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Why Ending Marijuana Prohibition is a Racial Justice Issue

The struggle to end America's disastrous war on drugs is a struggle for common sense, human rights and of course for racial justice.
 
 
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The struggle to end America's disastrous war on drugs is a struggle for common sense, human rights and of course for racial justice. How could it not be, given the extraordinary and disproportionate extent to which people of color — and especially black people — are arrested, prosecuted and incarcerated for drug offenses?

Almost everyone gets it these days. The U.S. Senate recently voted unanimously to reform the racially discriminatory federal crack/powder mandatory minimum drug laws. Last year, New York finally approved a major reform of the draconian Rockefeller Drug Laws that have sent hundreds of thousands of people — overwhelmingly black and Latino — to prison for absurd lengths of time. In Connecticut a few years ago, the state legislature passed — and Republican Governor Rell signed — a bill to reform the state's crack/powder laws. And this year, New Jersey became the first state to reform its popular but notoriously unjust and counterproductive "drug free school zone" law.

I highlight each of these efforts because my colleagues at the Drug Policy Alliance played such a pivotal role, but similar efforts are underway across much of the country. We're increasingly successful in part because of the growing awareness among legislators, community leaders and activists — black, Latino and white — that reforming these laws is a racial justice priority.

Of all our drug law reform efforts, however, marijuana law reform should be at or near the top of our racial justice priorities. Why? Of the 1.8 million drug arrests made last year, 750,000 were for nothing more than possession of a small amount of marijuana. That represents more than 40% of all drug arrests. The best available national evidence indicates that roughly the same proportion of blacks and whites use marijuana — but that black people are roughly three times more likely to be arrested for possessing marijuana.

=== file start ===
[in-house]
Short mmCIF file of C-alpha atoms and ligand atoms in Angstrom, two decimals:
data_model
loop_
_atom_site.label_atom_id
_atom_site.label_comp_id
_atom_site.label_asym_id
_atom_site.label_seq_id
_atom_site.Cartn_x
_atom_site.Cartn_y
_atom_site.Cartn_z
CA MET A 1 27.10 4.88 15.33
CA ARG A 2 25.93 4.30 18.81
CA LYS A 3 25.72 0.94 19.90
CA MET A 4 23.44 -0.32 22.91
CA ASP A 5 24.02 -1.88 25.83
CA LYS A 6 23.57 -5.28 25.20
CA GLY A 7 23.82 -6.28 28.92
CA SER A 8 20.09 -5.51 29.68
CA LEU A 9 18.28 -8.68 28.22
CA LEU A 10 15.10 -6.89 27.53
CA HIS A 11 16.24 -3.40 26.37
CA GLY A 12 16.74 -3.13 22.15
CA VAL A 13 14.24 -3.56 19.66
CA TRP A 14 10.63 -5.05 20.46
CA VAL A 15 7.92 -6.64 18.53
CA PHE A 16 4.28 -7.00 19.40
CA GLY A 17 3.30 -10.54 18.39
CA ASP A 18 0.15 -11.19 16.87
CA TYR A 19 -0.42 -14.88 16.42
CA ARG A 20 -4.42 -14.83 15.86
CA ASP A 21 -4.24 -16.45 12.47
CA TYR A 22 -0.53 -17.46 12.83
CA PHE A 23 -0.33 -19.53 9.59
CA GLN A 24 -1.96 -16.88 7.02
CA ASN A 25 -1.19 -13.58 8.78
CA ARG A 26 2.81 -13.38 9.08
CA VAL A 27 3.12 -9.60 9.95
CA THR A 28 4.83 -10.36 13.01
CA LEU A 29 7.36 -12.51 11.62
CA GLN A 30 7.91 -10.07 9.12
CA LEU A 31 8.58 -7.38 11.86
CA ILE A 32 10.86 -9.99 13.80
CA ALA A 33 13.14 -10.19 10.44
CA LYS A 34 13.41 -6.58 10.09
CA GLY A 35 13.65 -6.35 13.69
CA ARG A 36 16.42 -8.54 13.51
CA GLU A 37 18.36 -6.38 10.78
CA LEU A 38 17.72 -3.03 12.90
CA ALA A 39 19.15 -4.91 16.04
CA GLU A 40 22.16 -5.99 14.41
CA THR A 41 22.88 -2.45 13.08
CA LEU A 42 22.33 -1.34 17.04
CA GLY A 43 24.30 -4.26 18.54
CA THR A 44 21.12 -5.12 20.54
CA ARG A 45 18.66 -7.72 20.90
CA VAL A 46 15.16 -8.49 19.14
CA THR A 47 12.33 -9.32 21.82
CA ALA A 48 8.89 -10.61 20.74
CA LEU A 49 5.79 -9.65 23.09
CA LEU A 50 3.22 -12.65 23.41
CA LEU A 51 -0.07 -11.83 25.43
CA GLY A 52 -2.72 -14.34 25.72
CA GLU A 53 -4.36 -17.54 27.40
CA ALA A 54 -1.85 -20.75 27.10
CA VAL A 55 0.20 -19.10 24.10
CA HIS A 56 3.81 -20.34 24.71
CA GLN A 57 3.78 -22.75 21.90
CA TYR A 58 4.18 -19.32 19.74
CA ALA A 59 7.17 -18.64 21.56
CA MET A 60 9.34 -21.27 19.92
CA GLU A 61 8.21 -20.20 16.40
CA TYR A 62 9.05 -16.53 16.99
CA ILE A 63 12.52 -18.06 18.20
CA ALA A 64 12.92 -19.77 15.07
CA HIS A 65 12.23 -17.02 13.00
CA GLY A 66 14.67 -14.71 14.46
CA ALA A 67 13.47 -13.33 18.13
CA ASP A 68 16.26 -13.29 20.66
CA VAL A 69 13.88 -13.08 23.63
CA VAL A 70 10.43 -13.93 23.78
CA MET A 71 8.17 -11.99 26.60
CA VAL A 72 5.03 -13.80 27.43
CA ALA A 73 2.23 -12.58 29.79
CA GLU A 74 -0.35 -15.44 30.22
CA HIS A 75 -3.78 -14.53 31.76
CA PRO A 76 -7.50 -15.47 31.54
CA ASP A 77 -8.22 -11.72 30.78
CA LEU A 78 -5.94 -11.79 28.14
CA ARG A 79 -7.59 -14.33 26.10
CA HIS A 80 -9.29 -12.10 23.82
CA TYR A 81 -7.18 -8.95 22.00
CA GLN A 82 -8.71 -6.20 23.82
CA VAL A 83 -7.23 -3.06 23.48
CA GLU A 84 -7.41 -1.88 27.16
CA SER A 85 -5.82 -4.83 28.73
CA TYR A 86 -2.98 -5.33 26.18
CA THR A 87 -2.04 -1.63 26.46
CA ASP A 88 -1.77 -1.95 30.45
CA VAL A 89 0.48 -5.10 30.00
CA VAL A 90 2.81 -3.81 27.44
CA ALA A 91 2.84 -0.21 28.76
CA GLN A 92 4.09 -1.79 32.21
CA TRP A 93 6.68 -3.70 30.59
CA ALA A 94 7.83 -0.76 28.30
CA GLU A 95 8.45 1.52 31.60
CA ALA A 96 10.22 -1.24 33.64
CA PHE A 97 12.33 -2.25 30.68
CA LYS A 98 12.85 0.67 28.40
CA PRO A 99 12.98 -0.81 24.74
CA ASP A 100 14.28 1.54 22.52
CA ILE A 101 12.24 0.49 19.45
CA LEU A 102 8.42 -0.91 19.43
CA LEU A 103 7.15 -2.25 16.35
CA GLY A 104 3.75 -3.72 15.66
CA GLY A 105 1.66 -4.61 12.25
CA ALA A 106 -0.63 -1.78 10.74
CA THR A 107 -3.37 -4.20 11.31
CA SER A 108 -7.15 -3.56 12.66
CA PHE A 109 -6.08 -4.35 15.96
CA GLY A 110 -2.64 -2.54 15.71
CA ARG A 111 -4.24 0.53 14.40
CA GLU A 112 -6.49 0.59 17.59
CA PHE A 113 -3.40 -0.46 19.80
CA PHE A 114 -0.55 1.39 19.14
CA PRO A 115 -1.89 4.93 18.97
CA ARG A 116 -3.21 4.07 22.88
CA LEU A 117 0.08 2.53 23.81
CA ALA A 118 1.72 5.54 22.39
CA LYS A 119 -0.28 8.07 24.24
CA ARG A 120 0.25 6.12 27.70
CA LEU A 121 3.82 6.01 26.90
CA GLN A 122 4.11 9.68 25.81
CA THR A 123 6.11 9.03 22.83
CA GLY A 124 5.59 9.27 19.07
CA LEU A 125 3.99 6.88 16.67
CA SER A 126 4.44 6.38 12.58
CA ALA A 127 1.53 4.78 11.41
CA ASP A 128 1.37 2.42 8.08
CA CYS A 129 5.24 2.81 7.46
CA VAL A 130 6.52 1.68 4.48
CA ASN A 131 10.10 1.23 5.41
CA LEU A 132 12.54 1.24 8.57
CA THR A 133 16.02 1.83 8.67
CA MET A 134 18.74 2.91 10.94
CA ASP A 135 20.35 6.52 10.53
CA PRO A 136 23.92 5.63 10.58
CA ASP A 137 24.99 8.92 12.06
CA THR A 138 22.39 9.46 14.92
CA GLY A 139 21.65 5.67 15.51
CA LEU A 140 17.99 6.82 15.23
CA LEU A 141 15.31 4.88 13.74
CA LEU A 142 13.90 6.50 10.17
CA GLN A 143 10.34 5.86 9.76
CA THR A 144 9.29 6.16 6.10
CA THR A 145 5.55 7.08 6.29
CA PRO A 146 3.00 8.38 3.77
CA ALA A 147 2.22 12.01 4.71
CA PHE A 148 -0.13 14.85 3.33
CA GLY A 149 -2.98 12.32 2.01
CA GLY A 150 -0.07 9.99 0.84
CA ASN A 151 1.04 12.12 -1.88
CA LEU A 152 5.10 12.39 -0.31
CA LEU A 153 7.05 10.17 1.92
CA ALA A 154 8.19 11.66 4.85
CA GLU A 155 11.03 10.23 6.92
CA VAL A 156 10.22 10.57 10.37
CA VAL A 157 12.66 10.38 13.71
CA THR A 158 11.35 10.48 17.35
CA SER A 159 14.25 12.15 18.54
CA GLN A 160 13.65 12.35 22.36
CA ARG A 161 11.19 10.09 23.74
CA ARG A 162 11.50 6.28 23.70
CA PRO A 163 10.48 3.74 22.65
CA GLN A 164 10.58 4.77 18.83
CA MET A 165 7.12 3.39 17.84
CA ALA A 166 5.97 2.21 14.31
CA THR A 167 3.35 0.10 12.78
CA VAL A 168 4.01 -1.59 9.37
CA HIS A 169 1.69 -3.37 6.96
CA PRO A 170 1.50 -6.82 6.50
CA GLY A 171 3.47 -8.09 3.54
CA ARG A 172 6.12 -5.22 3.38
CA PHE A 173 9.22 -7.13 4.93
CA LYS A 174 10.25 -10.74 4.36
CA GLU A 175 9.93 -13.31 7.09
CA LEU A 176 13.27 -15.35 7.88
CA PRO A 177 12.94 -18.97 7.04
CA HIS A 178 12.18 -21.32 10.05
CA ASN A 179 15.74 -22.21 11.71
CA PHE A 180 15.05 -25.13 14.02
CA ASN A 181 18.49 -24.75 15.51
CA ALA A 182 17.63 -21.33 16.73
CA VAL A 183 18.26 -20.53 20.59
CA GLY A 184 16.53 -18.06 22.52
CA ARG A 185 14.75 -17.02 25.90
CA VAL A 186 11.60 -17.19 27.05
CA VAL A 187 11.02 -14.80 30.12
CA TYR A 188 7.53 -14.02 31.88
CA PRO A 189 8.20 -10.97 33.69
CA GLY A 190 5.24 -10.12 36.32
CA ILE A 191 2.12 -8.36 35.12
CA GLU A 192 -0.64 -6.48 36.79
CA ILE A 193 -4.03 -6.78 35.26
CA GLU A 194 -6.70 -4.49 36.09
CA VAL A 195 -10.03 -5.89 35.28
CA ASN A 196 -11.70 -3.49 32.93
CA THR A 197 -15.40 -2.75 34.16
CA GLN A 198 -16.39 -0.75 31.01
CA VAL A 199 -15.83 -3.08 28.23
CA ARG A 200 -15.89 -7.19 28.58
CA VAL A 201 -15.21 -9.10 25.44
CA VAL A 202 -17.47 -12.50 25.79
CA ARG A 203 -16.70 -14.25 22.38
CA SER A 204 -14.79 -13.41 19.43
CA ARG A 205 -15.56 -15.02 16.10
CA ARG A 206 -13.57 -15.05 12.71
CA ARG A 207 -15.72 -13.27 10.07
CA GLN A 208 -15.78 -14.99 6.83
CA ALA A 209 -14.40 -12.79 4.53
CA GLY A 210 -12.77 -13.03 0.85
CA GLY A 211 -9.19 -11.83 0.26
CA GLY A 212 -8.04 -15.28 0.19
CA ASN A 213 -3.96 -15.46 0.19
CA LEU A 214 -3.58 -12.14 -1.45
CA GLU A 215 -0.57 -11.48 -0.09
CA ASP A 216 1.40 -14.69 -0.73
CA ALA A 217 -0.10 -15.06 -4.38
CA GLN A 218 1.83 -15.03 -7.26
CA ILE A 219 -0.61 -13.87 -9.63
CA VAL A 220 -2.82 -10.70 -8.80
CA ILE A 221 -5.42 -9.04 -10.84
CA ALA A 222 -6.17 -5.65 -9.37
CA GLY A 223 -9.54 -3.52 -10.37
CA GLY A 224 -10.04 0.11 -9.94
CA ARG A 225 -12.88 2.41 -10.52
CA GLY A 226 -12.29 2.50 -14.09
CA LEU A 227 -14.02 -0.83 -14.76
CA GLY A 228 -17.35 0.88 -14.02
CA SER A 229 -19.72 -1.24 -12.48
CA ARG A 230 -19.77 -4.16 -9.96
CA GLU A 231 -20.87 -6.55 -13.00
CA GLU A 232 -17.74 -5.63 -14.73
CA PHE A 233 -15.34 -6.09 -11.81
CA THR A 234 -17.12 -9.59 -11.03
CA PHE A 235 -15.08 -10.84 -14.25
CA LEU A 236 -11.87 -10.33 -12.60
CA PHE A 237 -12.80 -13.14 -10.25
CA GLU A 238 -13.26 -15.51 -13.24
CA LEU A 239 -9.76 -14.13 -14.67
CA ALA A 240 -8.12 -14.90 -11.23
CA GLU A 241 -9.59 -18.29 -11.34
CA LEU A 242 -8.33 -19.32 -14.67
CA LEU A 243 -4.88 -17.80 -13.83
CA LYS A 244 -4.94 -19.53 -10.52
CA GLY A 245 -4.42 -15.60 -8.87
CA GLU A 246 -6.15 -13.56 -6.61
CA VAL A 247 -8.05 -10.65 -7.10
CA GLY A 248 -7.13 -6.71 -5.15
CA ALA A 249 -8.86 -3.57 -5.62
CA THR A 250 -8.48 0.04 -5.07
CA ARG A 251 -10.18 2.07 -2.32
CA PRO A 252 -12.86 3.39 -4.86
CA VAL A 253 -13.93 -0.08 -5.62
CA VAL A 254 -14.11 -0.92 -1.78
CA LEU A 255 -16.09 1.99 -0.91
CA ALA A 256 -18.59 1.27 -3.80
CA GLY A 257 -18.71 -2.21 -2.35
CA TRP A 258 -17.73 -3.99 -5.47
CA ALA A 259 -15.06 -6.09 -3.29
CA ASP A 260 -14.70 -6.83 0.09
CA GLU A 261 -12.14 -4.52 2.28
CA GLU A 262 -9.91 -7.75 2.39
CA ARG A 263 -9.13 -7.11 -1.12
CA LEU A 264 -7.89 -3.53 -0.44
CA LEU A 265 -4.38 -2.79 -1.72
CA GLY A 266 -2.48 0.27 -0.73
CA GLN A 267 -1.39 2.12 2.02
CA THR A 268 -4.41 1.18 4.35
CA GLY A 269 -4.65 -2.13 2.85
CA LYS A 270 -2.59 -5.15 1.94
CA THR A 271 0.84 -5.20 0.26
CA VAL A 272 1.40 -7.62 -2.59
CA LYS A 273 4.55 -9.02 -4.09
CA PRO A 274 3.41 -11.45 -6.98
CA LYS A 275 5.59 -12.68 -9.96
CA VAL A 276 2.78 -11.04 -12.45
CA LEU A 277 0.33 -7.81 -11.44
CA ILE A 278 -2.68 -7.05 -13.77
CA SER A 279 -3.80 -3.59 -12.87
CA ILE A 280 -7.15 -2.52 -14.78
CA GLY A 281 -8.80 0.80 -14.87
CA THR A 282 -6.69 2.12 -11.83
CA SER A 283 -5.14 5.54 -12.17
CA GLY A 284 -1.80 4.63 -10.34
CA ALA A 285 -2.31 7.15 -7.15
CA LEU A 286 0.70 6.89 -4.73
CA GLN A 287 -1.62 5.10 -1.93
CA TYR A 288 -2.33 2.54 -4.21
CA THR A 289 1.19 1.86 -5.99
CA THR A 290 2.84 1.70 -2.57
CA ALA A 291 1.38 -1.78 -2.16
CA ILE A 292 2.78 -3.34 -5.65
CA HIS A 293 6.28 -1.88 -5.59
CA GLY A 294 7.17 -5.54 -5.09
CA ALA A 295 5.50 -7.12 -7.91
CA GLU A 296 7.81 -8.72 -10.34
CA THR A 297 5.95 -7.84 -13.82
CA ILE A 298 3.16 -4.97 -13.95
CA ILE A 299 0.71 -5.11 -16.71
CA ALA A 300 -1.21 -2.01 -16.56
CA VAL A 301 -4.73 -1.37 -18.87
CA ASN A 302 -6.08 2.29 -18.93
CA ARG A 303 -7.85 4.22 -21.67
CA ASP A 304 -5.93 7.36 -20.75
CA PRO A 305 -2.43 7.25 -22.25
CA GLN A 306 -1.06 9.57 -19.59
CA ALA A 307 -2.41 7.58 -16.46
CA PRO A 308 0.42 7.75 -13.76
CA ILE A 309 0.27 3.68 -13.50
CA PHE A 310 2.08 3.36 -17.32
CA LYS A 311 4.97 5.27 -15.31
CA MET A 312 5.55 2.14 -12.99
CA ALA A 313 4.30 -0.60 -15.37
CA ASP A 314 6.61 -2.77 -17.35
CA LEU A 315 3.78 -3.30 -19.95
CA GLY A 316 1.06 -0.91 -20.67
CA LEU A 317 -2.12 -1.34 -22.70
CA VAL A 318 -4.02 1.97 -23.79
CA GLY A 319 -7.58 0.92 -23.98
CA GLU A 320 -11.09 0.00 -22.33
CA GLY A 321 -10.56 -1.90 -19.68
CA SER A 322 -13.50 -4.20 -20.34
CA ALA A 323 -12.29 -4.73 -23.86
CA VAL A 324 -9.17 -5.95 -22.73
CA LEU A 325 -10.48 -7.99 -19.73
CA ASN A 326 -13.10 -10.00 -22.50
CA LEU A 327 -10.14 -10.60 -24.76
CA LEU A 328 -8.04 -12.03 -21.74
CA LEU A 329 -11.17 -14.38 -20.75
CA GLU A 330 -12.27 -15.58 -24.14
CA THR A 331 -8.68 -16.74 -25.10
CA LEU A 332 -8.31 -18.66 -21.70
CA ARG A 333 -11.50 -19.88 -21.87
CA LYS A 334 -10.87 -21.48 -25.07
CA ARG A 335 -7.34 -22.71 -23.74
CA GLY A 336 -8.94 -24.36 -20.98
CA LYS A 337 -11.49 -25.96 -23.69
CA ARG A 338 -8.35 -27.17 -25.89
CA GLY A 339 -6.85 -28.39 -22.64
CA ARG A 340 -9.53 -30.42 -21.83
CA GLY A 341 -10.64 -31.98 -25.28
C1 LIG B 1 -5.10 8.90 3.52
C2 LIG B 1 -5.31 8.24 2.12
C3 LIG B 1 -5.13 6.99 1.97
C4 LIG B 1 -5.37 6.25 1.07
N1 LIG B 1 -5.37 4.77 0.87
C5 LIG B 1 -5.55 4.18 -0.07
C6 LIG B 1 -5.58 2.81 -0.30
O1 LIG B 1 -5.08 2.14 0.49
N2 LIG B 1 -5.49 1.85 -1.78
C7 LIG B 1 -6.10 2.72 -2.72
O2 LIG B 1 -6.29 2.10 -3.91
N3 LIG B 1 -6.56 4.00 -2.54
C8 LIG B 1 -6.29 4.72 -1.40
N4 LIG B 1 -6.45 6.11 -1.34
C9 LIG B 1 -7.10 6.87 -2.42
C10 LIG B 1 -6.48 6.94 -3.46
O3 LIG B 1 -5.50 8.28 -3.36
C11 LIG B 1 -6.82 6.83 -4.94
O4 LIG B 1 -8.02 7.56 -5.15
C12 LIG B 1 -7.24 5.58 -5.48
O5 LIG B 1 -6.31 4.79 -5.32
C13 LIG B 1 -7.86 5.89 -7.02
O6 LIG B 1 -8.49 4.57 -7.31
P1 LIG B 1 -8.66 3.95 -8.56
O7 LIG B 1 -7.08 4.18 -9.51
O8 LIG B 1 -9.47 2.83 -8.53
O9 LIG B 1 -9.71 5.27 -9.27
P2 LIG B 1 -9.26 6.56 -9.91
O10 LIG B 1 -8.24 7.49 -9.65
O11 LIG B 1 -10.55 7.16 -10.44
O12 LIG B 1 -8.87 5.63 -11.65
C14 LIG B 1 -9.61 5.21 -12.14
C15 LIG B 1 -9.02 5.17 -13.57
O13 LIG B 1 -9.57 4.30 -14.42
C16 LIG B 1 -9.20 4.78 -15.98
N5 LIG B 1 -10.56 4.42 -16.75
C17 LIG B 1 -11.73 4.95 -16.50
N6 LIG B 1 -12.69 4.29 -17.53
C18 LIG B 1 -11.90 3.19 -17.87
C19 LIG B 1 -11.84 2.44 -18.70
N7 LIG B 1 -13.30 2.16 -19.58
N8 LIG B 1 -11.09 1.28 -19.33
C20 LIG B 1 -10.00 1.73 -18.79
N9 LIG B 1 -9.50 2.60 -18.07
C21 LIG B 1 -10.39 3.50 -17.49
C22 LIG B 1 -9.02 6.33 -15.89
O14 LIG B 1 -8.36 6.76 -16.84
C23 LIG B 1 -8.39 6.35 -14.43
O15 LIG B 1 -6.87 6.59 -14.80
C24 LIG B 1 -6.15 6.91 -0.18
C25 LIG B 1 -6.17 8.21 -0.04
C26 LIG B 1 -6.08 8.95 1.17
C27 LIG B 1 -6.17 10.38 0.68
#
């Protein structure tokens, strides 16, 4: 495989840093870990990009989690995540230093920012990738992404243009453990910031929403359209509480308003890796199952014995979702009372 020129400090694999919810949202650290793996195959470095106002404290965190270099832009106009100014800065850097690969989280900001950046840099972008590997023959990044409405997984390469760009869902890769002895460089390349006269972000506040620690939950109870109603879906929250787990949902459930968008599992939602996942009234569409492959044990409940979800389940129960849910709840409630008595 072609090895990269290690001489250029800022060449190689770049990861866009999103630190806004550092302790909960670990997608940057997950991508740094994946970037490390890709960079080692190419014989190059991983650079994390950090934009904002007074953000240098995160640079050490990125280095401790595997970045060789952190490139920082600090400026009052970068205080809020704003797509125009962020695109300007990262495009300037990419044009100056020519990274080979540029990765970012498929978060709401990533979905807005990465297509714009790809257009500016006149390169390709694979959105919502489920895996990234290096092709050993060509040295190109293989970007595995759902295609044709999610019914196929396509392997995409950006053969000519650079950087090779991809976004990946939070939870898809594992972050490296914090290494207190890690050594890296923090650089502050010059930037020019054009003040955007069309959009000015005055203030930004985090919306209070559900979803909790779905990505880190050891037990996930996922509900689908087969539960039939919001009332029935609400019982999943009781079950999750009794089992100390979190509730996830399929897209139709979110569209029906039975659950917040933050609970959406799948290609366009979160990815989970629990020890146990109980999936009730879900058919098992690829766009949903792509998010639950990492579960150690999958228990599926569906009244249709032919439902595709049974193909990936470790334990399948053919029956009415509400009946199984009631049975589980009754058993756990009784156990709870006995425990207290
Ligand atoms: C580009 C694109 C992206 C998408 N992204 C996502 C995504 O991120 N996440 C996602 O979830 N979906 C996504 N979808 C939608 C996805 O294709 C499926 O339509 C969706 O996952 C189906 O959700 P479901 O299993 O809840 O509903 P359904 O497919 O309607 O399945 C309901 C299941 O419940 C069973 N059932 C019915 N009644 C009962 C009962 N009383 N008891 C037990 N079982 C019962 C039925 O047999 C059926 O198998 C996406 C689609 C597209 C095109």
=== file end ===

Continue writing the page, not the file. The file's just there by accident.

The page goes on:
Most of those arrested aren't immediately handed a lengthy sentence. But they are handcuffed, taken to jail, put into databases of criminal offenders and often end up spending days, weeks, months and in some cases years behind bars. These arrests produce permanent criminal records that can disqualify people for jobs, housing, schooling and student loans. Those 750,000, I should note, don't include the untold thousands of people on parole and probation for other minor offenses who land in jail because they fail a drug test for marijuana or are caught with a joint.

Clearly marijuana prohibition is unique among American criminal laws. No other law is both enforced so widely and harshly yet deemed unnecessary by such a substantial portion of the populace.  Recent polls show that over 40% of Americans think that marijuana should be taxed and regulated like alcohol; it's roughly 50% among Democrats, independents, adults under age 30 and voters in a growing number of western states.

What's difficult to understand is how and why the number of people arrested annually for marijuana possession has roughly doubled during the past 20 years — even as support for ending marijuana prohibition has also doubled during the same period of time.

The best explanation I've seen of increasing marijuana arrests is a fine report by Harry Levine and Deborah Small,  The Marijuana Arrest Crusade in New York City: Racial Bias in Police Policy 1997-2007. In New York City, where I live, 46,500 people were arrested for marijuana possession last year; 87% of these people were black and Latino. The NYPD arrests Latinos for marijuana possession at four times the rate of whites, and blacks at seven times the rate of whites. It's not that young black and brown men are more likely to smoke a joint in public; it's that they're much more likely than most other New Yorkers to be stopped and searched — and then arrested when the police find in their pockets what they'd also find in the pockets of hundreds of thousands of other New Yorkers, if they looked.

 
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